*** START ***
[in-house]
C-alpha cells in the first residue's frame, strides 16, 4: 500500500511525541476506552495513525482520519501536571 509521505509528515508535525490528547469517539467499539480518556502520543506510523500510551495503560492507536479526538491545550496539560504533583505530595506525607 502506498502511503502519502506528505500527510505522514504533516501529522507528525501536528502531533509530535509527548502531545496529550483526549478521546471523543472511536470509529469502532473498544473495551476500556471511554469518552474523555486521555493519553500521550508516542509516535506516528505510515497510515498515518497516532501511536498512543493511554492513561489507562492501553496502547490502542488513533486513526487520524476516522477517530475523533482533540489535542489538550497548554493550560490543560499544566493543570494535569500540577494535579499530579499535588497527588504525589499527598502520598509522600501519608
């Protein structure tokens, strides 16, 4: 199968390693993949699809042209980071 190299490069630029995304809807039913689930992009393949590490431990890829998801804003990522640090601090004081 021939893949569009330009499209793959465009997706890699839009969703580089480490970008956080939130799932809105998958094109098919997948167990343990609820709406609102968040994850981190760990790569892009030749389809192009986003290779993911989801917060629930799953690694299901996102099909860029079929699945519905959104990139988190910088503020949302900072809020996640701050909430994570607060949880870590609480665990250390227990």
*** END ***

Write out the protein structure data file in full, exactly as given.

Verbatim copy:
[in-house]
C-alpha cells in the first residue's frame, strides 16, 4: 500500500511525541476506552495513525482520519501536571 509521505509528515508535525490528547469517539467499539480518556502520543506510523500510551495503560492507536479526538491545550496539560504533583505530595506525607 502506498502511503502519502506528505500527510505522514504533516501529522507528525501536528502531533509530535509527548502531545496529550483526549478521546471523543472511536470509529469502532473498544473495551476500556471511554469518552474523555486521555493519553500521550508516542509516535506516528505510515497510515498515518497516532501511536498512543493511554492513561489507562492501553496502547490502542488513533486513526487520524476516522477517530475523533482533540489535542489538550497548554493550560490543560499544566493543570494535569500540577494535579499530579499535588497527588504525589499527598502520598509522600501519608
């Protein structure tokens, strides 16, 4: 199968390693993949699809042209980071 190299490069630029995304809807039913689930992009393949590490431990890829998801804003990522640090601090004081 021939893949569009330009499209793959465009997706890699839009969703580089480490970008956080939130799932809105998958094109098919997948167990343990609820709406609102968040994850981190760990790569892009030749389809192009986003290779993911989801917060629930799953690694299901996102099909860029079929699945519905959104990139988190910088503020949302900072809020996640701050909430994570607060949880870590609480665990250390227990």